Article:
– The debate over whether these people are “true goths” is ridiculous, and unwelcoming
It is not the place of the “official goths” to decide who is welcome in Whitby -it is the locals.
The goth weekend brings a boost to the economy before the quiet winter season, it boosts sales in local shops, restaurants, bars and B&Bs.
Regarding the media coverage, as a photographer, I love everything about the goth weekend, but I shoot the photos that I find interesting and that, yes, will make me a living by selling. If these are the most colourful and over the top costumes displayed on the day then so be it. It is still real. It is still news. Photographers have a responsibility to document history, but with their own interpretation. It is not their job to publicise official events, that’s the work of a good PR team.
I was really pleased to see Buzzfeed use my photos in this article, celebrating the goth fashion. What a change from the many newspapers and magazines putting down a celebrity for their outfit in the worst dressed columns.
Perhaps it is a good thing that the media haven’t homed in on the official event? Imagine trying to mosh at the front of the gig with 40 photographers flashes going off in your face?
Enjoy the sacred sanctum that you have, those that want to come love the music and the events and they will still buy a ticket… even if it wasn’t mentioned in the “mail online.”
I feel as though the goths are fighting a battle with themselves, on the one hand fiercely protecting what they believe in, the event and music that they love. They want to keep it going and are passionate about it. They also seem to strive for individuality, but why then be disapointed when their side of the weekend isn’t covered in the mainstream press? It won’t be the first, or the last time an event has been portrayed in the media in a different light to the reality. And I wonder how they would feel about it if it was ever widely exposed?
The fancy dress day trippers shouldn’t put you off
Be proud of what you’ve created, a place where people feel welcome, free to express themselves, free to walk the streets in an outfit they’ve spent hours creating or collecting, free to have fun, free to meet new people, free to talk, dance, drink, laugh.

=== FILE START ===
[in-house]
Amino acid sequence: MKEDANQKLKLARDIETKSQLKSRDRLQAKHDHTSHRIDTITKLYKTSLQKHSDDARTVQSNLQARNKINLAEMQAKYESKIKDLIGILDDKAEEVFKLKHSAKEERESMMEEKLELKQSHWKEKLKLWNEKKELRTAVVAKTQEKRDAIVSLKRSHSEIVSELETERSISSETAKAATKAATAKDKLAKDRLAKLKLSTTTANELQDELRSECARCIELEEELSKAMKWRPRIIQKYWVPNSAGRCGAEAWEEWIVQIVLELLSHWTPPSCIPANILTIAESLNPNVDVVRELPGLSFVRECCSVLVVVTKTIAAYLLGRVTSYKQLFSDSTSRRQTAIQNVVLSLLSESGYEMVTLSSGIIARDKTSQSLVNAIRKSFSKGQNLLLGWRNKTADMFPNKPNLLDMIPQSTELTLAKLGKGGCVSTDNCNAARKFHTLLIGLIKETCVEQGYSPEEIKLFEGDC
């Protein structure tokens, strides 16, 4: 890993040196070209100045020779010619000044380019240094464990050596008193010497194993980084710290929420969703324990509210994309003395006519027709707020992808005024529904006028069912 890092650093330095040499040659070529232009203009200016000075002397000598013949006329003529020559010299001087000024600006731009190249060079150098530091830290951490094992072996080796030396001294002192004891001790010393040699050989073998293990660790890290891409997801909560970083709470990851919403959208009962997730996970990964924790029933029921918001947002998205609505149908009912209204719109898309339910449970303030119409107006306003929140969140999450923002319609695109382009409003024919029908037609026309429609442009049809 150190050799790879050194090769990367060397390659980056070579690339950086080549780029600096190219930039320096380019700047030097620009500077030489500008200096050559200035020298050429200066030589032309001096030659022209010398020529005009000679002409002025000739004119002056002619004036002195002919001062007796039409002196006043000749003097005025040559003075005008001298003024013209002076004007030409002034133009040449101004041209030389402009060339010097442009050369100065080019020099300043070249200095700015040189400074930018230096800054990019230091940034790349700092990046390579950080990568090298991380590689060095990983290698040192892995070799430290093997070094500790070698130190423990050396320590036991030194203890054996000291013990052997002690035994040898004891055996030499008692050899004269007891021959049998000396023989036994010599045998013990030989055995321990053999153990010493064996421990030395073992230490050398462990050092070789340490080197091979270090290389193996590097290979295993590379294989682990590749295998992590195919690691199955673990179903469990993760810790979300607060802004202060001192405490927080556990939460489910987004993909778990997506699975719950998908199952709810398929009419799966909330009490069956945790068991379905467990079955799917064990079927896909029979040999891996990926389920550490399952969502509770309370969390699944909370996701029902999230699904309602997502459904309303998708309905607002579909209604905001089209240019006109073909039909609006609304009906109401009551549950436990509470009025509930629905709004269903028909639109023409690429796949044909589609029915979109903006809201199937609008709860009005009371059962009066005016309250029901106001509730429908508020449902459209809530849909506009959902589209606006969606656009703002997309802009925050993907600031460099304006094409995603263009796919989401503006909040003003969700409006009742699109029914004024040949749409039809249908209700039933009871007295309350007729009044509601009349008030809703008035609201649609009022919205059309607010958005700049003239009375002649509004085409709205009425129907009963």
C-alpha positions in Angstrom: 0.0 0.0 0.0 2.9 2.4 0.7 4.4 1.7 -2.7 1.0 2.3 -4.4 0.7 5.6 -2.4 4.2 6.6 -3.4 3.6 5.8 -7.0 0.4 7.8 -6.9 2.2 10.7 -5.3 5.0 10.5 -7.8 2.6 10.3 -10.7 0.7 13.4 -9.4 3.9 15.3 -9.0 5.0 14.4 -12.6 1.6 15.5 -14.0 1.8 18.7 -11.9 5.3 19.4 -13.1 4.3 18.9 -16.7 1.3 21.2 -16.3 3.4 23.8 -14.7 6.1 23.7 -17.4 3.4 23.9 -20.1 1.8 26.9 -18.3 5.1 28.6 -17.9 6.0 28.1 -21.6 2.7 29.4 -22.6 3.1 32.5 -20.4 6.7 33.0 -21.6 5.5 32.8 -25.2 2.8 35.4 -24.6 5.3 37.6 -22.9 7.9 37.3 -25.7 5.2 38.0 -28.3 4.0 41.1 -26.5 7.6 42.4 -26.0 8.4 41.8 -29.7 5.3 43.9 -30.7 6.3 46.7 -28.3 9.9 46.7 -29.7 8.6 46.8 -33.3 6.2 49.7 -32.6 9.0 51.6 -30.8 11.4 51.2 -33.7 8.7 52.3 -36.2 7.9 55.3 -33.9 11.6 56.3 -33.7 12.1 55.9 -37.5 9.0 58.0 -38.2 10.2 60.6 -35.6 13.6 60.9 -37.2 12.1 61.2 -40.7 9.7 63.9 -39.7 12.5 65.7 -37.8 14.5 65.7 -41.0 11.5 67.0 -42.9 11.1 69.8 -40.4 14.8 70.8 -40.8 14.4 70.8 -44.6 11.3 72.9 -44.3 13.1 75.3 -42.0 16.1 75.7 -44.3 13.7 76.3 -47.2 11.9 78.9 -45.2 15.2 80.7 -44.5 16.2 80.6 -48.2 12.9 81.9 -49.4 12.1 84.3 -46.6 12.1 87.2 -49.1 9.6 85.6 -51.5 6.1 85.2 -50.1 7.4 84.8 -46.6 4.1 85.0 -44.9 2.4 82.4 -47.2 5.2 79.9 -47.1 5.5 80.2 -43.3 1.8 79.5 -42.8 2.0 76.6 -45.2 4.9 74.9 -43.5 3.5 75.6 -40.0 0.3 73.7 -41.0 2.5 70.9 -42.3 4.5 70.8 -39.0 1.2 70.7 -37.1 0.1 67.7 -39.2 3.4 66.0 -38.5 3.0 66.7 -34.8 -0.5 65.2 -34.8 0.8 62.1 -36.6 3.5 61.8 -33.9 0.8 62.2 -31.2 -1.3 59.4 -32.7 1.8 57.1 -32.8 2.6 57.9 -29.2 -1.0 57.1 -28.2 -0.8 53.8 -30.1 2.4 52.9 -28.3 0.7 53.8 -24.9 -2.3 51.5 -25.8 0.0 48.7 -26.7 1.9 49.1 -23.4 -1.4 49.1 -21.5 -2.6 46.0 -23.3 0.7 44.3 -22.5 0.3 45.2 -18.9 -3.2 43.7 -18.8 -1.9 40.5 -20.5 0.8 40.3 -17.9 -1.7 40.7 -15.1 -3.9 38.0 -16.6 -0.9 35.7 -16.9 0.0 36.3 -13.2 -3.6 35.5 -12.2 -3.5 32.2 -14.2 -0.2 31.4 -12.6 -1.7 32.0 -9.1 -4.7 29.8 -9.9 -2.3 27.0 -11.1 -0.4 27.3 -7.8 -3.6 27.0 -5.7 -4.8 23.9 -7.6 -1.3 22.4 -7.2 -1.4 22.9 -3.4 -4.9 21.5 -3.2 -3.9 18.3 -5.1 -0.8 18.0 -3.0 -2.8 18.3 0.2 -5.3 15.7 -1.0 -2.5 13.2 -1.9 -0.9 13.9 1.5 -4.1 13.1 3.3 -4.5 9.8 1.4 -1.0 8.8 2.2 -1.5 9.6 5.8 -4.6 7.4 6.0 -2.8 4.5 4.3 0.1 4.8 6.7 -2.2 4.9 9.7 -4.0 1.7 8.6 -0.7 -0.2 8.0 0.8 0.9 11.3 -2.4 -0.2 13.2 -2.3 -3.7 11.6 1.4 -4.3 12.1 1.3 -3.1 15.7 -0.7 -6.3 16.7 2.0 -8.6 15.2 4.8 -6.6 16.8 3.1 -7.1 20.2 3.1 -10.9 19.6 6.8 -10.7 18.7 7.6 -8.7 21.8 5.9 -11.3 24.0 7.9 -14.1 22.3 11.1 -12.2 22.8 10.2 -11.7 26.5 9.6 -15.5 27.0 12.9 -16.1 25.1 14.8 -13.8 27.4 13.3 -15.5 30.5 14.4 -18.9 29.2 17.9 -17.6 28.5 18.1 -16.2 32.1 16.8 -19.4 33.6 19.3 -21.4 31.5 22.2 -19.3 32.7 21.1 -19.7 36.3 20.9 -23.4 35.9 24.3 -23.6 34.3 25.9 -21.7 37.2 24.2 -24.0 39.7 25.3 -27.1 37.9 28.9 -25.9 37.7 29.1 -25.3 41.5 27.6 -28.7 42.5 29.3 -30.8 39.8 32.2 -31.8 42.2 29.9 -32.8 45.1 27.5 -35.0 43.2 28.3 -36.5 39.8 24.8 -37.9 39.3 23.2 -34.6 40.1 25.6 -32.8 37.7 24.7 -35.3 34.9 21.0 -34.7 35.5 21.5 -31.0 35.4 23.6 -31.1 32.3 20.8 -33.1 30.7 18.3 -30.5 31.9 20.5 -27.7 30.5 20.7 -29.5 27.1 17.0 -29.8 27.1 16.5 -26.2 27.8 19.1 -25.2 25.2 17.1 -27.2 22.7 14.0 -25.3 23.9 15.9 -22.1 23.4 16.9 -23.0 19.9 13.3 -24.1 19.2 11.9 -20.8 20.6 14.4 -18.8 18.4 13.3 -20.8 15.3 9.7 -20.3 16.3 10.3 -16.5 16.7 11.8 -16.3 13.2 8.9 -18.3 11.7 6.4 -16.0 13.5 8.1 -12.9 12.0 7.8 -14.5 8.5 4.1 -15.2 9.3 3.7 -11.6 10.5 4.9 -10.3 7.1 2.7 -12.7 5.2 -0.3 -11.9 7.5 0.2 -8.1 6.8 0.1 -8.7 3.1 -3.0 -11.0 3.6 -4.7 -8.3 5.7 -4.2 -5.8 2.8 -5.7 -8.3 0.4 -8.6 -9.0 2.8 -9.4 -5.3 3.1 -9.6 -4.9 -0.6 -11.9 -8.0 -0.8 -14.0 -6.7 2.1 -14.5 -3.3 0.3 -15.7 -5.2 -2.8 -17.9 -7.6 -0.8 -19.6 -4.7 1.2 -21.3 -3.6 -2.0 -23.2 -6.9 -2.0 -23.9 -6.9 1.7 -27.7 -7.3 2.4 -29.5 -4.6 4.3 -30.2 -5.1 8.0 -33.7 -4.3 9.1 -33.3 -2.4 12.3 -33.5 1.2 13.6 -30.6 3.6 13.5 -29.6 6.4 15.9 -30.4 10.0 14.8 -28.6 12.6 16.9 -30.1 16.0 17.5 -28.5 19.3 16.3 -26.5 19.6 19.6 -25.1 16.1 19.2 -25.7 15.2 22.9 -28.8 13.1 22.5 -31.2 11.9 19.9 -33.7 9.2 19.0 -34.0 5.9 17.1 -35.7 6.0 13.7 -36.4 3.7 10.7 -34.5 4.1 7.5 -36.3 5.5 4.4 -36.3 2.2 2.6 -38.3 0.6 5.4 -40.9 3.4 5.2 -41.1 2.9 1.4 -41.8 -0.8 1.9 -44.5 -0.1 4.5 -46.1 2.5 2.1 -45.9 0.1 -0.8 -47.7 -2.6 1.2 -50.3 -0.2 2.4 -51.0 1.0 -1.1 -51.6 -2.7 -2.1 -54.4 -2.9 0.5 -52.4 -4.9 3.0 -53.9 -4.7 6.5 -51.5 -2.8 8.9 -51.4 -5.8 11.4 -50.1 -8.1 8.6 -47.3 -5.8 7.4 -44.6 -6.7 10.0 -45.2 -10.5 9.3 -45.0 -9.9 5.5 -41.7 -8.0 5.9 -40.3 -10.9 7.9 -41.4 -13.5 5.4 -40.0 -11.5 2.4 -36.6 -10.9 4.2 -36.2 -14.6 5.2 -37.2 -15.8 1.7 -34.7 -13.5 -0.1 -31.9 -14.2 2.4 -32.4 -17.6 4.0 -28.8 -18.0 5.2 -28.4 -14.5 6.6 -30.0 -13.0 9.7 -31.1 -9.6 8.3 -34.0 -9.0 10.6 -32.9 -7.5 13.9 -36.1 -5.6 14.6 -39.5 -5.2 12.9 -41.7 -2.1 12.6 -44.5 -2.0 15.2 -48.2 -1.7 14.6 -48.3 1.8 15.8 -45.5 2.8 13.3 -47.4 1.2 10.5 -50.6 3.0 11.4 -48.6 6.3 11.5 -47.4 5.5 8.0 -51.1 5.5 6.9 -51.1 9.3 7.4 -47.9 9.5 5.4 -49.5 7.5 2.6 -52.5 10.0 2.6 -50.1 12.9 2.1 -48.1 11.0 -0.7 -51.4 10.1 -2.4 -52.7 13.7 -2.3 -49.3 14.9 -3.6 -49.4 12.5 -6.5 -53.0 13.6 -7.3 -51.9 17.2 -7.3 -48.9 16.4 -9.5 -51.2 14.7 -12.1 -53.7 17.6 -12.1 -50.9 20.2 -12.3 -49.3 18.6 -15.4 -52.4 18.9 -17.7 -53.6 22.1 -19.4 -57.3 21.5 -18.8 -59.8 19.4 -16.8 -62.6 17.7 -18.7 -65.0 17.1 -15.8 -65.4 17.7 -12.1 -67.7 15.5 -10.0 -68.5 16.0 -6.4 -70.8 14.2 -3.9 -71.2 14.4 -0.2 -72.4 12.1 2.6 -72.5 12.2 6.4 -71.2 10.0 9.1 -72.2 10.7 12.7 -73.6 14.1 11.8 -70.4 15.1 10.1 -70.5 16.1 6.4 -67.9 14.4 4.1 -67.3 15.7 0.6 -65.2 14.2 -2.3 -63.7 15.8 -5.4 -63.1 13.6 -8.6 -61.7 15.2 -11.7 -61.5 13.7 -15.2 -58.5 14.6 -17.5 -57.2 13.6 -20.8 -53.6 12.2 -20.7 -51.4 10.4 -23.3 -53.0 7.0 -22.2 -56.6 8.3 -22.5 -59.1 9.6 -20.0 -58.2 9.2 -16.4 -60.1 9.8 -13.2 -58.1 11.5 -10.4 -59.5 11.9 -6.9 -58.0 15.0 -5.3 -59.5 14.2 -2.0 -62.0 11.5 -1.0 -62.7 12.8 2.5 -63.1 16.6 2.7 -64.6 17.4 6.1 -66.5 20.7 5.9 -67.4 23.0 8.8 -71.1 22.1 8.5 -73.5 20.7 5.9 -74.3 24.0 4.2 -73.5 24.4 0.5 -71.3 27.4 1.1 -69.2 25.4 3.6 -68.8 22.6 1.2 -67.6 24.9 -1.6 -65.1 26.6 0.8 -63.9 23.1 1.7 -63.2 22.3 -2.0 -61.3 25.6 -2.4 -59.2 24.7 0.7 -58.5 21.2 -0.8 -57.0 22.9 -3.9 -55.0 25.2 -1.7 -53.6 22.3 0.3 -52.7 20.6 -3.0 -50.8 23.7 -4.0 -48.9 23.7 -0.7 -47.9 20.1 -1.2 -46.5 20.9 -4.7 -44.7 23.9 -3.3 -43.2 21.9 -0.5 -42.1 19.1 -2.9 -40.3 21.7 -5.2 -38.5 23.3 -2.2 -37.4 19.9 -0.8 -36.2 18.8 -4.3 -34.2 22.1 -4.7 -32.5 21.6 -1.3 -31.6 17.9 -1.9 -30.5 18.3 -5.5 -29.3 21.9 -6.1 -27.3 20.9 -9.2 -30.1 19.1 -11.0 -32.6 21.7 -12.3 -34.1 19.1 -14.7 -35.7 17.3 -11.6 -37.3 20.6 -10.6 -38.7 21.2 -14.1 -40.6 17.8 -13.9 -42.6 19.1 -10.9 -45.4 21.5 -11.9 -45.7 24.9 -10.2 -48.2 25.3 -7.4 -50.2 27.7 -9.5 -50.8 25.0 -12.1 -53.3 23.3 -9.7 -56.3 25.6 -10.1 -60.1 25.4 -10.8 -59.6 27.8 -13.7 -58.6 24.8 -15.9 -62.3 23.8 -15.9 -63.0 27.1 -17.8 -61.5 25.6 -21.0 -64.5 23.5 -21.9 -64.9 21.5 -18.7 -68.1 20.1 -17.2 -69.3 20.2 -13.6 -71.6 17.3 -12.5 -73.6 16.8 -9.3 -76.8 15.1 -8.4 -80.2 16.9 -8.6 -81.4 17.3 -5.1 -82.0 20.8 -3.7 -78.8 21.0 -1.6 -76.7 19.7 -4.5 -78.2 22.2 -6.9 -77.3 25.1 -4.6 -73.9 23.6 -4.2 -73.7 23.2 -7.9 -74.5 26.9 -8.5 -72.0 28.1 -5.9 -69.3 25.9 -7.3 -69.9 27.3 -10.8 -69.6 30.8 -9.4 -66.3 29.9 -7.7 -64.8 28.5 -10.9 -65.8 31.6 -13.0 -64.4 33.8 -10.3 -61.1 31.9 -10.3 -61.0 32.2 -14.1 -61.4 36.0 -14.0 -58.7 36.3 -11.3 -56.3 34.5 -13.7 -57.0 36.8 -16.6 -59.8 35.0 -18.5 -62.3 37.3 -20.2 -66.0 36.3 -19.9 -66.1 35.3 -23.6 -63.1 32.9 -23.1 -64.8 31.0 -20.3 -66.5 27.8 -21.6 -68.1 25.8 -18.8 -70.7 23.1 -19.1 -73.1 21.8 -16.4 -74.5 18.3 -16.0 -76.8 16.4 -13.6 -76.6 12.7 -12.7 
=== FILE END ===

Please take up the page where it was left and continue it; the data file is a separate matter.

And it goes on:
People are absolutely fascinated by the genre and the scene and if they want to try out a little bit of the magic for a day, once or twice a year then let them!
I hear too much about how these people are not welcome and should have their own weekend. Why do we waste so much energy on negativity? Perhaps the effort should be put into positive practices. Why not hand out flyers encouraging supporters at the Goth football match? Educate the day trippers about what an amazing charity event it is. Tell them about S.O.P.H.I.E and tell them how they can support the event that started it all off by going to enjoy the music that you all love.
There could even be collection buckets around the town for charities such as S.O.P.H.I.E. When visitors “invade” the town for the Whitby Regatta, the event is funded by donations into buckets by willing volunteers, that have kept it going year after year.
The goths complaining that they can’t find accommodation because the “fake goths” have taken their places should book further in advance.
I really can’t bear to read any more negative comments about the goth weekend. It gives Whitby a bad name. If you don’t like what the goth weekend has become, then don’t come. Go to Bognor Regis for the weekend and listen to some cassettes and mope about the days when you could walk down Church Street dressed in black without tripping over a tripod. It’s all just a bit of fun. Stay true to yourself, but be open minded too, be respectful, and most importantly, love all the people.